Visual Storytelling Is One of the Most Powerful and Effective Tools For Creating Video Content.
Why? Because according to HubSpot, content with compelling visual elements generates 94 percent more views.
Of course, you won’t get results like that editing a few stock photos together and calling it a day.
Visual Storytelling requires thought and creativity, and taking the time to actually storyboard out an idea.
What Is Visual Storytelling?
Quite simply, visual storytelling means relying less on words, and more on pictures. The basic rule of thumb is SHOW IT, DON’T SAY IT.
Why simply describe a business when you can take viewers on a video tour? Why just talk about a product when you can actually demonstrate it on camera?
It’s Really More Than That
At Content Puppy, we believe Visual Storytelling actually goes further, beyond WHAT we shoot, to THE WAY we shoot it.
Every aspect of production can affect the end result.
From the look of the footage, to the use of slow motion, time lapse and other techniques, we do whatever it takes to make shots more interesting and help tell the story.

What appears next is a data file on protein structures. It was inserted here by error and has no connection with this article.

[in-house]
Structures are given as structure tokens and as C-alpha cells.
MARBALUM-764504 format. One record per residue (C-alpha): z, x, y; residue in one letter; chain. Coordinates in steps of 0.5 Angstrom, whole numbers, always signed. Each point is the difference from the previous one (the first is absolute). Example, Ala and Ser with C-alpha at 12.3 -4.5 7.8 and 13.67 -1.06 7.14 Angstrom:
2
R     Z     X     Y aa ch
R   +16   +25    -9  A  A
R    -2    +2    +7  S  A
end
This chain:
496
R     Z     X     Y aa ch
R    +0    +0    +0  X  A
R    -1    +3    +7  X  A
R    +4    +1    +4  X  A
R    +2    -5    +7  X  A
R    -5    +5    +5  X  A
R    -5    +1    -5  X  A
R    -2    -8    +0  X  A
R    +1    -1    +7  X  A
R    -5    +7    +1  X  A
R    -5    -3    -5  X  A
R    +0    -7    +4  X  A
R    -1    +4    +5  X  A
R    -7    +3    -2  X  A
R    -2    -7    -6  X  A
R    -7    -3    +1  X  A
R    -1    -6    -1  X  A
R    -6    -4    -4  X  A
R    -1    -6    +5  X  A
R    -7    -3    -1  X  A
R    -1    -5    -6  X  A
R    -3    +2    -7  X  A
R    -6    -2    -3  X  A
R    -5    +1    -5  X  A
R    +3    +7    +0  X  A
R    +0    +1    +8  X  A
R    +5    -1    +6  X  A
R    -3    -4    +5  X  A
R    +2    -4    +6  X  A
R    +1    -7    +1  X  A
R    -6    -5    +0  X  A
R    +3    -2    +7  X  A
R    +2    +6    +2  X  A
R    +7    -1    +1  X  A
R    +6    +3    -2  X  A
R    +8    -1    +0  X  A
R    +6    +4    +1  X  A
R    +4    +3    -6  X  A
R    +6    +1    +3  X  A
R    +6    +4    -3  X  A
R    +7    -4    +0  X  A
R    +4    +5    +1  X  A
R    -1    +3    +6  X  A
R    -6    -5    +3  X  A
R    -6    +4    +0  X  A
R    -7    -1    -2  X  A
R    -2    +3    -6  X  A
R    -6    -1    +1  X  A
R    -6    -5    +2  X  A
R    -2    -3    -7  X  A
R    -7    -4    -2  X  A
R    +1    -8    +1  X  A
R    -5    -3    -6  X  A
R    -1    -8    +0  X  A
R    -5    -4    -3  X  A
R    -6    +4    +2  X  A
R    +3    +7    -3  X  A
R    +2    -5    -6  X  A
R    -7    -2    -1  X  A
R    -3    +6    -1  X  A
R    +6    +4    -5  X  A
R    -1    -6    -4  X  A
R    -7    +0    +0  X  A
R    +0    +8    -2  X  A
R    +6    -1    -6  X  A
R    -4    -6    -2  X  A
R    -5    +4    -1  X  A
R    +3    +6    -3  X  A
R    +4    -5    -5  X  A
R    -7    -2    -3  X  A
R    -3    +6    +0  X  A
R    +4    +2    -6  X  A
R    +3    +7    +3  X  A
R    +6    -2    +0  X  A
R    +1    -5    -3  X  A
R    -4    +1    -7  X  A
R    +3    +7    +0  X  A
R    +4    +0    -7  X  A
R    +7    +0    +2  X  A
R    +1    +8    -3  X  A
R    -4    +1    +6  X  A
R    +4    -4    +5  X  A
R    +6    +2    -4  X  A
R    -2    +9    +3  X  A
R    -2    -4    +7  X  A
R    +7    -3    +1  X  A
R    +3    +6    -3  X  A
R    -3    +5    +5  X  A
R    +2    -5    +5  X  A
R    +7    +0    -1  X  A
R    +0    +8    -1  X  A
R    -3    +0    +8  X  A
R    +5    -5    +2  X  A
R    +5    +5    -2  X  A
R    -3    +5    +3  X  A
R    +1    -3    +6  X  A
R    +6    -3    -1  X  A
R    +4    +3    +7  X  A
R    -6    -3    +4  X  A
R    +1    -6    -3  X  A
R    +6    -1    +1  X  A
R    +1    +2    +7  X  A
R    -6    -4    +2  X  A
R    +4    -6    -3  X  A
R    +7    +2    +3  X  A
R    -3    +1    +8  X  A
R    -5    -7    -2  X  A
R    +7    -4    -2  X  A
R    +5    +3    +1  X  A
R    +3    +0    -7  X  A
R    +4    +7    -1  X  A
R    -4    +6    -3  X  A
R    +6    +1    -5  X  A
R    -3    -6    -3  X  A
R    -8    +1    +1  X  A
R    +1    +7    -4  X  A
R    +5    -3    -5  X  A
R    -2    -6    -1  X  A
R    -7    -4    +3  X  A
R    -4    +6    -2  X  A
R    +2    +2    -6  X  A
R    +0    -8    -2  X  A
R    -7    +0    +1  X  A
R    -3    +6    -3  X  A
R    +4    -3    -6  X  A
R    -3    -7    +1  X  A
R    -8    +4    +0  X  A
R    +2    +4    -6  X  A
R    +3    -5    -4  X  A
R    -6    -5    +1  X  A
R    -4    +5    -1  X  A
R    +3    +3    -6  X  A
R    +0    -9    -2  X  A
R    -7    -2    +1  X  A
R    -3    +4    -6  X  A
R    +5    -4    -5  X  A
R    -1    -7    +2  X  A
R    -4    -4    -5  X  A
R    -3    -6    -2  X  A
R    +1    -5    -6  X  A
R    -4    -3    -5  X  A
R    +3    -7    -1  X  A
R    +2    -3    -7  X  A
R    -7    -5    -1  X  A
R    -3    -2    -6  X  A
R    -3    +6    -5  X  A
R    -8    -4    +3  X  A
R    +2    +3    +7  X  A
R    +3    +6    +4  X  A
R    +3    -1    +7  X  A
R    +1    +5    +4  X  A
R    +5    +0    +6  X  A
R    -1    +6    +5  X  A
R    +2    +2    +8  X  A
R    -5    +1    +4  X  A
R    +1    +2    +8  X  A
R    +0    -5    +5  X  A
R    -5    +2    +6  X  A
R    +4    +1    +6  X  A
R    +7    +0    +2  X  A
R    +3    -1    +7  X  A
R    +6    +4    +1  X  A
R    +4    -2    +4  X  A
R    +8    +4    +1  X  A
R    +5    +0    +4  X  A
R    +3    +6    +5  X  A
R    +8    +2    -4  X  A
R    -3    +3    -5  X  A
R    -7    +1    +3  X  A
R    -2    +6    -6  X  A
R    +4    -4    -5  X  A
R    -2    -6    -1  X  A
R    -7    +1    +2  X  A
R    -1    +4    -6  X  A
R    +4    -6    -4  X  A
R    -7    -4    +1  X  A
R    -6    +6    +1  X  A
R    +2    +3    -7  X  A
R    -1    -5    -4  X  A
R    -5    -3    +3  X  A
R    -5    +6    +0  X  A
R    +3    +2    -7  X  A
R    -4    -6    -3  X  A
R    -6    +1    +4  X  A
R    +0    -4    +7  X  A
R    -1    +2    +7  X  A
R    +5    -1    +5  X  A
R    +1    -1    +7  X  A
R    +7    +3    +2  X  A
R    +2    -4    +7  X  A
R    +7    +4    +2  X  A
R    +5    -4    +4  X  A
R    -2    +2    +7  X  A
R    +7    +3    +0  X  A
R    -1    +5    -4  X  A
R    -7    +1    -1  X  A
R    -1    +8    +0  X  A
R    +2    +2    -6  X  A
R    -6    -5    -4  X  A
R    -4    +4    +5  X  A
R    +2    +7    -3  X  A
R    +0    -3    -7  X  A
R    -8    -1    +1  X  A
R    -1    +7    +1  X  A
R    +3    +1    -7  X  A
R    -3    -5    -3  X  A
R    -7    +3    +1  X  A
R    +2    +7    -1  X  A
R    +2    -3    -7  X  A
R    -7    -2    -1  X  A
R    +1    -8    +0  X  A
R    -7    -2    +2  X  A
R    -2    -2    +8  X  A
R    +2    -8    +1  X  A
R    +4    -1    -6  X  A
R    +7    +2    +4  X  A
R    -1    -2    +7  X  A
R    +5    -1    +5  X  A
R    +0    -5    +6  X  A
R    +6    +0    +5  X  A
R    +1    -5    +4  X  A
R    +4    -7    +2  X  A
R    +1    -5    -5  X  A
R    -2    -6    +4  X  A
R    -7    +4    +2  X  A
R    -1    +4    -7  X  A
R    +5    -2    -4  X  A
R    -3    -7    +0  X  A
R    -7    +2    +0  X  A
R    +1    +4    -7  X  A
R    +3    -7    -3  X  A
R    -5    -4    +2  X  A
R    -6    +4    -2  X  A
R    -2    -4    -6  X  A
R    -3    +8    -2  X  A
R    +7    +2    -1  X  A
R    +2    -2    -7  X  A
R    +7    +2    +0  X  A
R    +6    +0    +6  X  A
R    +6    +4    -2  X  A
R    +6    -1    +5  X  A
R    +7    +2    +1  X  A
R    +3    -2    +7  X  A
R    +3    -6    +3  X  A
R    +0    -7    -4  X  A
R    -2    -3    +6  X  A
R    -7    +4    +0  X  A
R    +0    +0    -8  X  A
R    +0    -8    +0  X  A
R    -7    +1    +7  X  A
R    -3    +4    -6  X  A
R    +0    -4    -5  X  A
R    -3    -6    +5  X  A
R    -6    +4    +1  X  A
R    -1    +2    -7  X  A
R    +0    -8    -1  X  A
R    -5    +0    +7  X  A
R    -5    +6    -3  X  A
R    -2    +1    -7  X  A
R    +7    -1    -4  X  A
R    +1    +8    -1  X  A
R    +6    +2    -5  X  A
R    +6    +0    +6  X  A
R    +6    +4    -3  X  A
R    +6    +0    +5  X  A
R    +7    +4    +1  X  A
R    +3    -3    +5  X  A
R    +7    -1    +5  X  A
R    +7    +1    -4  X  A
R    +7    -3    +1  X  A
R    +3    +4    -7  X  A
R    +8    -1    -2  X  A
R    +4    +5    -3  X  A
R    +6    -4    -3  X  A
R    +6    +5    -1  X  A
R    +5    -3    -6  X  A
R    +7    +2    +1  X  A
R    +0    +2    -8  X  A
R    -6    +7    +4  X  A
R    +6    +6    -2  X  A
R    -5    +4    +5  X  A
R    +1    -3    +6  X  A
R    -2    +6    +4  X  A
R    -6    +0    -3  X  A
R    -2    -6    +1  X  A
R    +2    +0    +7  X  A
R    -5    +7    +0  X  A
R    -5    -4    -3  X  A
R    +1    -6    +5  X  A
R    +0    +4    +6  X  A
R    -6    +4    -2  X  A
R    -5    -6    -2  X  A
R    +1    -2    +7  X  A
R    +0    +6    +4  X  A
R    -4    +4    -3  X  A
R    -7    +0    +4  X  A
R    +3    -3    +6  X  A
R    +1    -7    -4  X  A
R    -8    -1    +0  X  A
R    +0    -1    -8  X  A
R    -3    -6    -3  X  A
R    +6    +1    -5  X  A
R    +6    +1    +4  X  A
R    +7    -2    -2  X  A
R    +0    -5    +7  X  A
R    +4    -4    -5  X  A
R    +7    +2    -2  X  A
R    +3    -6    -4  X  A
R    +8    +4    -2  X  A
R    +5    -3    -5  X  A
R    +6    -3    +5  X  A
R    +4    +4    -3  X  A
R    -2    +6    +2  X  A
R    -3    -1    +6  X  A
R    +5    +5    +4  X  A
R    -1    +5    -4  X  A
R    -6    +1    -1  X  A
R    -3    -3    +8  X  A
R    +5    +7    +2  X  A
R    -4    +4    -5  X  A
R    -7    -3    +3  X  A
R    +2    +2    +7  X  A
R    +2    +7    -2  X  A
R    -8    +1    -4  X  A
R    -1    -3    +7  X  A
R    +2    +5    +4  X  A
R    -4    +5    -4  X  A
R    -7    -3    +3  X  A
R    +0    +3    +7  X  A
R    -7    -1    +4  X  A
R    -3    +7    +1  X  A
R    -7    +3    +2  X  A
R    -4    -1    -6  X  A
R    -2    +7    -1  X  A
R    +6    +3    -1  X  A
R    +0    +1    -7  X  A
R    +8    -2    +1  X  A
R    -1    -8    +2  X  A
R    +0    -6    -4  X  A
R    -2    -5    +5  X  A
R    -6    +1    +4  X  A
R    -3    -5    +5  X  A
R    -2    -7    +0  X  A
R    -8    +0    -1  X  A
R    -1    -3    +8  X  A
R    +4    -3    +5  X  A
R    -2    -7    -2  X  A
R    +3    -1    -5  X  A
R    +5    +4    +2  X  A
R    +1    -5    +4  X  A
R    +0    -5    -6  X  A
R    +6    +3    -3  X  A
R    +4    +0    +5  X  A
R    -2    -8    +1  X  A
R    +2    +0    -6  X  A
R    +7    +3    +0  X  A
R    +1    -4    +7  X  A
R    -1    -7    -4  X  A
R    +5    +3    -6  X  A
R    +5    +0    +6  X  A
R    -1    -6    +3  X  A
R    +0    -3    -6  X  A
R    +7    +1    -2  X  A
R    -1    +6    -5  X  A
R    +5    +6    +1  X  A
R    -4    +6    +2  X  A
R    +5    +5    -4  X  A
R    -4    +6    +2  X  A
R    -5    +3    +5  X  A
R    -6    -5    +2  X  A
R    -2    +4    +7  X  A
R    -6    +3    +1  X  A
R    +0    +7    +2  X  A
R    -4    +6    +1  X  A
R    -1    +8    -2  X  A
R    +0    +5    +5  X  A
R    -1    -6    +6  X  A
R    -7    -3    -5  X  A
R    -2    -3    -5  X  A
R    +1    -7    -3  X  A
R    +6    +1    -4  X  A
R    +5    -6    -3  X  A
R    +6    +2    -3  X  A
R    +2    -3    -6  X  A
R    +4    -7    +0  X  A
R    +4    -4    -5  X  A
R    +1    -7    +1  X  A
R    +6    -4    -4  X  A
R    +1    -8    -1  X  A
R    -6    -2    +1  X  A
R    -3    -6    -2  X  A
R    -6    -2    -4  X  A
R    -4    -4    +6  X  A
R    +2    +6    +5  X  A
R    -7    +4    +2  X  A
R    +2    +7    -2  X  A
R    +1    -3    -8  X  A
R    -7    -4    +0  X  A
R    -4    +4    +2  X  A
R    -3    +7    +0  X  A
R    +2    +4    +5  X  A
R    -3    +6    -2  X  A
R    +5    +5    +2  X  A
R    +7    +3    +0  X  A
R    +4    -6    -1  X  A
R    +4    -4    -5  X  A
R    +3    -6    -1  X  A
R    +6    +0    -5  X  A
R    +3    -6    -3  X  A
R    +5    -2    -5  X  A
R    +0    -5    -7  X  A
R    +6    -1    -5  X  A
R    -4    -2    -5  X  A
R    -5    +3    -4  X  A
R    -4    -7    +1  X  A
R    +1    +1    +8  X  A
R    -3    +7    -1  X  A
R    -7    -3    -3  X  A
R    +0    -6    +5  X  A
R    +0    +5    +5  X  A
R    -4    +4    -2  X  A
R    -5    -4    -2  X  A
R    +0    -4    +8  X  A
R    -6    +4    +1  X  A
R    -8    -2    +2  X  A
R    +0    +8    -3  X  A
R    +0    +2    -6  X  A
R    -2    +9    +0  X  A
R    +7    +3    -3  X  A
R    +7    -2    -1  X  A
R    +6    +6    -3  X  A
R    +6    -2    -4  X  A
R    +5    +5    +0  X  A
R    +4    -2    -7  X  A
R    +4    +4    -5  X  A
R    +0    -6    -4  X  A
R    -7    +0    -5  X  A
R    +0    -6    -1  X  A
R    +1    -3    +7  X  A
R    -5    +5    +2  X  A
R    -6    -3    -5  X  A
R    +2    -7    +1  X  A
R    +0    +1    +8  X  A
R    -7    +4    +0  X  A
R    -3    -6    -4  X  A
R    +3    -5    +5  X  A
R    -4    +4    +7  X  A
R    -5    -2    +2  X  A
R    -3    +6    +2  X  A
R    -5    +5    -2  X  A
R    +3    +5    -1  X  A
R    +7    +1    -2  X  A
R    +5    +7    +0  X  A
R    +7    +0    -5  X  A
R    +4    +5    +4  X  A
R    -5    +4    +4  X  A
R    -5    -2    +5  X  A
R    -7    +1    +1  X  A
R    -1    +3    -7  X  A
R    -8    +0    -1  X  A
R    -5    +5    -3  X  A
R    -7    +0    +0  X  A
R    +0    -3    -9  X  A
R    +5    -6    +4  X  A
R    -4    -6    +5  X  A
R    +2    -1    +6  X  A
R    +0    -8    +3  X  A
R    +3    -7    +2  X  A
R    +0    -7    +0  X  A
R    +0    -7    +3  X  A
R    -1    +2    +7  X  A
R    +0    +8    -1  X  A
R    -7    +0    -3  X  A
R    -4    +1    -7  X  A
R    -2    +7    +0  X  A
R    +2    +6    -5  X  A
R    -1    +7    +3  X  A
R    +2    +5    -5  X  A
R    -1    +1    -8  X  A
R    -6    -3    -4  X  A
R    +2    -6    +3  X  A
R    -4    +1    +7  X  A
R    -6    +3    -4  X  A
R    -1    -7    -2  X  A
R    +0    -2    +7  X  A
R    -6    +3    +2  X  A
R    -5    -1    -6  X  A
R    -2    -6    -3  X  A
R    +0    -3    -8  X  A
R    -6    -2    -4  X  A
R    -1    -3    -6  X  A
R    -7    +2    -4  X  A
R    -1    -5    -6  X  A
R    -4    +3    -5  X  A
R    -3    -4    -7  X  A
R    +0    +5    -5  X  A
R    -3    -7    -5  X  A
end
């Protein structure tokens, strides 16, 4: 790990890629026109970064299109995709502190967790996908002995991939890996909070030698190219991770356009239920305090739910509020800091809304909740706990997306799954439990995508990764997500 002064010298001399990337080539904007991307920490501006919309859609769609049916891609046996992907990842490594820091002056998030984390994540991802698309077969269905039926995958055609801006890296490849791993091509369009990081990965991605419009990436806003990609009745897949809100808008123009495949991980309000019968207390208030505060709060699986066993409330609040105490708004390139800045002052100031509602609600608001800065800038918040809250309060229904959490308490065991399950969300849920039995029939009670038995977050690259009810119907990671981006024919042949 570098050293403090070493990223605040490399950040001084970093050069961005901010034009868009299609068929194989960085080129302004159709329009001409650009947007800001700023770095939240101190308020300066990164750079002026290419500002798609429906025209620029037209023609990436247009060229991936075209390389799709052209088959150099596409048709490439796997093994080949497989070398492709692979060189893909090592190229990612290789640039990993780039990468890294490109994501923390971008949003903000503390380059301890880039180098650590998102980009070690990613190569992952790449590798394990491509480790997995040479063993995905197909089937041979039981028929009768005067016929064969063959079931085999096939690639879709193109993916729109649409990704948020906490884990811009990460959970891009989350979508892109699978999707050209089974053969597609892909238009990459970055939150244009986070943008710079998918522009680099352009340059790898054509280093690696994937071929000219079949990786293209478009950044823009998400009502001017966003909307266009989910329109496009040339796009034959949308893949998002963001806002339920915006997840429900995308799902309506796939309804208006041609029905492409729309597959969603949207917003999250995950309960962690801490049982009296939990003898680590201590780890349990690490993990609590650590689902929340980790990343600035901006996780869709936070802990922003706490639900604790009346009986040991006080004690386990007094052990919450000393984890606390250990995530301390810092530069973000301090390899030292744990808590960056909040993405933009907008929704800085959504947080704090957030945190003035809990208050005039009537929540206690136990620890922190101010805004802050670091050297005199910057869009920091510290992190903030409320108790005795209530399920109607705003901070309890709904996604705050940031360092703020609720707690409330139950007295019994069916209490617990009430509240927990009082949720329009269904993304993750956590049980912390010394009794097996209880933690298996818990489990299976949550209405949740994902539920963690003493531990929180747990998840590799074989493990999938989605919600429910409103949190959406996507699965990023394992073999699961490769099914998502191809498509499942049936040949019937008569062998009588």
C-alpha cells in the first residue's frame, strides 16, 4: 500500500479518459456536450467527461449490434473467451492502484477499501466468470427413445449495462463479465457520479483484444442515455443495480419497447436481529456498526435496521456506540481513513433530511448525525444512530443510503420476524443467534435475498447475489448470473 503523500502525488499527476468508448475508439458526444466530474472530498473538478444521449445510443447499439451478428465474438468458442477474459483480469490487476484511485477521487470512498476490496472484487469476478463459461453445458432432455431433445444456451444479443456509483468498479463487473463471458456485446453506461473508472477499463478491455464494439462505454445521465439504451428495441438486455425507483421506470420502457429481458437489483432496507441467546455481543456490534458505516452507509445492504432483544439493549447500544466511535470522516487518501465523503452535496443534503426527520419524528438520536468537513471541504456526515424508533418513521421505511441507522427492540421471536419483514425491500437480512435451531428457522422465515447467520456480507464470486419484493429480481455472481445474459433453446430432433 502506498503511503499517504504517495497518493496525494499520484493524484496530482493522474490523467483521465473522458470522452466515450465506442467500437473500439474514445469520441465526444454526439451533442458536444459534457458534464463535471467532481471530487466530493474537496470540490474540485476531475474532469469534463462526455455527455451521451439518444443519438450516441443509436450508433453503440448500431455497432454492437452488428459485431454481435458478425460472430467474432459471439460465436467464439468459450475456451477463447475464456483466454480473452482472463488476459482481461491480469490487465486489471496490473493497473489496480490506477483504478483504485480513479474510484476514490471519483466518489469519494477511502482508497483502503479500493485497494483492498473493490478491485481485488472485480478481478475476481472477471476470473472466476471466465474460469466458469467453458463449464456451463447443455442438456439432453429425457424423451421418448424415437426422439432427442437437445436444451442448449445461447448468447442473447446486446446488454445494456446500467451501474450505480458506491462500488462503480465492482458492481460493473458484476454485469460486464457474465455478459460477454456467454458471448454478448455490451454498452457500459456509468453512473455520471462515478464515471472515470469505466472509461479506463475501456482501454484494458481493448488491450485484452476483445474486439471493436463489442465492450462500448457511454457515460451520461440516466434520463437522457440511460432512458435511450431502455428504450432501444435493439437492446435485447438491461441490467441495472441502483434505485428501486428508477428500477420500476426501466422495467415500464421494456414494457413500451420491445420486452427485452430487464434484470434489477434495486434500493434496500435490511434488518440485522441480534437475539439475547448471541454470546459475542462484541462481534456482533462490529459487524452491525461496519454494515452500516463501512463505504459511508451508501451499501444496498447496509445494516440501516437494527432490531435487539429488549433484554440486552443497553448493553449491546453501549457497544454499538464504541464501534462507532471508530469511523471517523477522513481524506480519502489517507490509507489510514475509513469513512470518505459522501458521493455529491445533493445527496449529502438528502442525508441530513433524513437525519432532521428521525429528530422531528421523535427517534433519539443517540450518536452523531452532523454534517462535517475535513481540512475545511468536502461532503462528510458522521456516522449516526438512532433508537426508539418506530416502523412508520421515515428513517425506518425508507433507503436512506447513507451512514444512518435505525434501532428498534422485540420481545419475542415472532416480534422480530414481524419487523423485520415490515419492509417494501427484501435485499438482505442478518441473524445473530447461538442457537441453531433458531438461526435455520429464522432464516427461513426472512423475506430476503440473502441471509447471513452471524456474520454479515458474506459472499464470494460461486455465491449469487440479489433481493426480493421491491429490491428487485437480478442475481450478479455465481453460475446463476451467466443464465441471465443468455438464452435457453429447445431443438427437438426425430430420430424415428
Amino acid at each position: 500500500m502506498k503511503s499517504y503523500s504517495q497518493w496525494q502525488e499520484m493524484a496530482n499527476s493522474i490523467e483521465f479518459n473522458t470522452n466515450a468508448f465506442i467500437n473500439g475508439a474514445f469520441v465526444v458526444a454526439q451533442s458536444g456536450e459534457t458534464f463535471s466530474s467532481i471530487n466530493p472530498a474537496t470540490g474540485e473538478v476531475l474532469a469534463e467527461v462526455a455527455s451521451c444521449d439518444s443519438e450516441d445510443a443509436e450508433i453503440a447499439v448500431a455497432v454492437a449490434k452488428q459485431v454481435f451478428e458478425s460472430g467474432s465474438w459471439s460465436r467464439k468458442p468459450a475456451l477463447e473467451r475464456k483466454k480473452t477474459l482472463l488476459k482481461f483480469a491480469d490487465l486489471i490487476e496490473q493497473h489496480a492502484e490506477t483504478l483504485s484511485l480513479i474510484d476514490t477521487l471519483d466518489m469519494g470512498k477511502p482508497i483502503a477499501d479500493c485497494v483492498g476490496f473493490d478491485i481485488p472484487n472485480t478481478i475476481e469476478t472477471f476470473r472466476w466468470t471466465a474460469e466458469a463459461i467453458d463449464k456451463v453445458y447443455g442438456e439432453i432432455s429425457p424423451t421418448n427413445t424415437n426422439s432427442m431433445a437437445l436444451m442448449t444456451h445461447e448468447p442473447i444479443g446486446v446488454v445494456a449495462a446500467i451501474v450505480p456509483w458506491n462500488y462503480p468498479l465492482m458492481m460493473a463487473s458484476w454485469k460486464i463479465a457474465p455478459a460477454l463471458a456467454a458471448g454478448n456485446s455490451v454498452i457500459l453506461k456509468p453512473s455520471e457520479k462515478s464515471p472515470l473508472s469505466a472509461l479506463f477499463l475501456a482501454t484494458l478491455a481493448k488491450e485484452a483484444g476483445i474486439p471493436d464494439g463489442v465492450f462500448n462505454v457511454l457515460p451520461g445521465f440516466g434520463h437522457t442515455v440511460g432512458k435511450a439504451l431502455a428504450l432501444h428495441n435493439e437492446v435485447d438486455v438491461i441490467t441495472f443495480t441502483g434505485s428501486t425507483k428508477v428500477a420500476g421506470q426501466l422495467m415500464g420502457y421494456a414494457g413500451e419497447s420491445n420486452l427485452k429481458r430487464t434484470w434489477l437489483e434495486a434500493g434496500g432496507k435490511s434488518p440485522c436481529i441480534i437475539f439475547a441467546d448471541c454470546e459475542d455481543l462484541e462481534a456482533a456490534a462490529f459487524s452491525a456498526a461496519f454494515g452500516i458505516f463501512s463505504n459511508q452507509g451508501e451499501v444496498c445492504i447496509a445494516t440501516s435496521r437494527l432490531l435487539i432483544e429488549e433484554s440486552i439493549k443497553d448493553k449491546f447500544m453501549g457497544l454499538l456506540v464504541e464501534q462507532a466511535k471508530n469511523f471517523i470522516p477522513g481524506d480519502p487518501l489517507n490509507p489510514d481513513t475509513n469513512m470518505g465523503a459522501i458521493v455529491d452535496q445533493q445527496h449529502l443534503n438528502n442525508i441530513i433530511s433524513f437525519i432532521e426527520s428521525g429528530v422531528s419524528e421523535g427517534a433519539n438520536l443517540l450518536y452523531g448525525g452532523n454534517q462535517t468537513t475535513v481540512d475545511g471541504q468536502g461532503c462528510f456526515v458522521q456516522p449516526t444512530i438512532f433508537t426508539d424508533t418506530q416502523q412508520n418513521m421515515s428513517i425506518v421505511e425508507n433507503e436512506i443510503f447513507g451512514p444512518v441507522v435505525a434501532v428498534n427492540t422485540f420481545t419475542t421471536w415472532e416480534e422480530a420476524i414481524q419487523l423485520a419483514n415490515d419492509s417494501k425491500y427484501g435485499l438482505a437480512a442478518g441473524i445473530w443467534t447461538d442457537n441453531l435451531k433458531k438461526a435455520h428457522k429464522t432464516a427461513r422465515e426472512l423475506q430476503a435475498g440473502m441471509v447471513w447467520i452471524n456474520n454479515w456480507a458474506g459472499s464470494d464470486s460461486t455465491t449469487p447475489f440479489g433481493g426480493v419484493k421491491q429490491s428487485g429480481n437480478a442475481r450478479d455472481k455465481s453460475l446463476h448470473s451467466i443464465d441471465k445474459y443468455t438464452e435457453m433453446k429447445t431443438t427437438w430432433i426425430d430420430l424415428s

Fake Rain and Other Examples
The architecture videos for d+e could have been produced using still photos of the architect’s work. Instead, we shot drone footage, creating dramatic aerial shots and sweeping camera moves. Time lapse footage showcased his bridge and building designs with dancing clouds and moving shadows.
Visual Storytelling gave those videos a bit of “wow” factor.
This sales video for Georgia Front Porch incorporates Visual Storytelling too. One of the main product benefits of adding a porch or portico to your home is protection from the elements. The portico shields the front door from rain.
To demonstrate this on camera, we built a do-it-yourself rain rig with PVC pipe, sprinkler heads, and a garden hose. The rig was clamped to some light stands and raised 8 feet in the air, so we could control the amount and direction of the raindrops.
Without the rain, this story would have been much less effective.
Thank you to Sandy Barth and Georgia Front Porch for the sales video project. And to the next door neighbor (and her kids) for running through the fake rain.